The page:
Building tomorrow’s nanofactory
Start date: Sep 1, 2016,
End date: Aug 31, 2021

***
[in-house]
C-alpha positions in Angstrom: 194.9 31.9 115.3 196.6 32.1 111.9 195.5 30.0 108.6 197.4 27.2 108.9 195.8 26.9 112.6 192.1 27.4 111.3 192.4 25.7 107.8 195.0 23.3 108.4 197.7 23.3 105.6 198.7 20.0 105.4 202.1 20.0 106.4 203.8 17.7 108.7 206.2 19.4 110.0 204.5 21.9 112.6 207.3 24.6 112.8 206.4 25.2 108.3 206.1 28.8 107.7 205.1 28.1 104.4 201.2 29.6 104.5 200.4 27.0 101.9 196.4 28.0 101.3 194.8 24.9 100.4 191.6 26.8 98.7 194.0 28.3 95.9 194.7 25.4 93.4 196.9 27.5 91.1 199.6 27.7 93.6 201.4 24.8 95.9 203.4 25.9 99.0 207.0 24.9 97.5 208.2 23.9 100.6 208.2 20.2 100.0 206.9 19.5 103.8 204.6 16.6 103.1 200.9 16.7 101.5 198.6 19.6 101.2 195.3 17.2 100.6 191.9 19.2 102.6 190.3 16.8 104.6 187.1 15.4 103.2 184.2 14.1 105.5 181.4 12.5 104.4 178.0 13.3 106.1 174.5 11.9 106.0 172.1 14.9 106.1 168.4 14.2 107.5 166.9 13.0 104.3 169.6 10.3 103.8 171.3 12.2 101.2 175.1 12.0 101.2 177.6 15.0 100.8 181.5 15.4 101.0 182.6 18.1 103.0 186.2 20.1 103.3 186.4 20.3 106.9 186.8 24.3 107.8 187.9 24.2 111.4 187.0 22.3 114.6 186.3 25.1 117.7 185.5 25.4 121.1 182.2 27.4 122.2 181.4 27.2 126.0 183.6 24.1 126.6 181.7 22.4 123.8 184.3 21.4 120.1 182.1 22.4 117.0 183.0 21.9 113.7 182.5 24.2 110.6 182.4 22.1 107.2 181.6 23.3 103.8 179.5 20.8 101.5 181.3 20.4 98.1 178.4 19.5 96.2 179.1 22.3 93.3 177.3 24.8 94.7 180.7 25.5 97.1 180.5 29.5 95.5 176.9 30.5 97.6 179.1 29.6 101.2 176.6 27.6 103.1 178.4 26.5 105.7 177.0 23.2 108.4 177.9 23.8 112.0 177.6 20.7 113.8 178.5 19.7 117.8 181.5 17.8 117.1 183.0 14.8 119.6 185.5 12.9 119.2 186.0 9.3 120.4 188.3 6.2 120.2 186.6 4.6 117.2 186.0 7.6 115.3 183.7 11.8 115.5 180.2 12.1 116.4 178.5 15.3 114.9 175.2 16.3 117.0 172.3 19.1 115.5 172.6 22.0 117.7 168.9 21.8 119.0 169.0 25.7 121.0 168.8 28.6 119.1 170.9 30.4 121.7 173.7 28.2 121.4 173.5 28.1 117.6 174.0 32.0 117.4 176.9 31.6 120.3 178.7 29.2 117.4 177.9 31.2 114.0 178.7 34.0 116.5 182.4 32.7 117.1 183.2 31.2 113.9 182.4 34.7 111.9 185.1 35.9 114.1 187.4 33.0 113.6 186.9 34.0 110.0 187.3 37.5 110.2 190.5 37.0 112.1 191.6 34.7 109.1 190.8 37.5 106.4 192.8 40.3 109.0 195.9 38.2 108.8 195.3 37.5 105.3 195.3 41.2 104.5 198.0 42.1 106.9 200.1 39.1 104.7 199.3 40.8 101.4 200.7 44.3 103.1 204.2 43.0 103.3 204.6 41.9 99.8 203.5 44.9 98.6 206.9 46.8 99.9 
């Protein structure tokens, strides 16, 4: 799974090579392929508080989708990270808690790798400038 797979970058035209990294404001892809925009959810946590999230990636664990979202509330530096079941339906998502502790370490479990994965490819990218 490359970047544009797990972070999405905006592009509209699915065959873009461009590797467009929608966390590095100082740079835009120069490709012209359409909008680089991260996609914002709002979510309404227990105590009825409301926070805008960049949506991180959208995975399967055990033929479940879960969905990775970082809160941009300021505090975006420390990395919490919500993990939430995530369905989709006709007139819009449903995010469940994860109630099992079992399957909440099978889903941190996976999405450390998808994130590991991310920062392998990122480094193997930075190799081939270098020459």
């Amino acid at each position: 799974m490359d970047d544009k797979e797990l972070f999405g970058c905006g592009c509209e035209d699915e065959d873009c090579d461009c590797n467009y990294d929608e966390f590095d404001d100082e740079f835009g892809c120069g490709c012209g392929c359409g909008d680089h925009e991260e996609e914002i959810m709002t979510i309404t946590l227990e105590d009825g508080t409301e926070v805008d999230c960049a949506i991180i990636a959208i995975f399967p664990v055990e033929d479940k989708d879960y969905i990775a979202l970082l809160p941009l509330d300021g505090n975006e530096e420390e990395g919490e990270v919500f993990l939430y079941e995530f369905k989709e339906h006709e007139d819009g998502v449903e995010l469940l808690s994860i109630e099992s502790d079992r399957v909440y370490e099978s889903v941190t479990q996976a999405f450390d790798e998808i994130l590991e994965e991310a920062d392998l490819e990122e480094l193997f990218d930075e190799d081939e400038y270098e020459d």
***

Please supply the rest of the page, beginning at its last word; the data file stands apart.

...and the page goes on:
The aim of this project is to translate the concept of production line to the nanoworld to develop what could become tomorrow’s nanofactory. So far, nanostructures are either chemically synthesized or produced using top-down approaches such as nanolithography, but no processes exist to take a few nanostructures and perform the basic operations required to assemble them into a more complex system. This proposal aims at addressing this need by realizing at the nanoscale the different functions that are required for a production line: receiving and moving raw nanomaterial in position, where it can be immobilized and worked on or transformed; combining different elements into more complex systems that support new functionalities. The project uses optical forces generated by plasmonic traps as enabling mechanism to act on raw material and the entire production line will be integrated into microfluidics, which will perform as an advanced conveyor belt. Local electrophoresis and photo-curable polymerization are used to locally modify and assemble raw nanoparticles. In addition to implementing challenging nanotechnologies, such as nanoscale electric contacts and perforated membranes, this project will also explore a fair amount of completely new physics, including the van der Waals interaction – which will be studied numerically and experimentally – the competition between optical and chemical forces or electrostatic attraction, and the detailed determination of the trapping potential produced by plasmonic nanostructures. The foreseen research is very comprehensive, including modelling, nanofabrication and explorations at the nanoscale. This ground-braking proposal will demonstrate how additive manufacturing can be implemented at the nanoscale.
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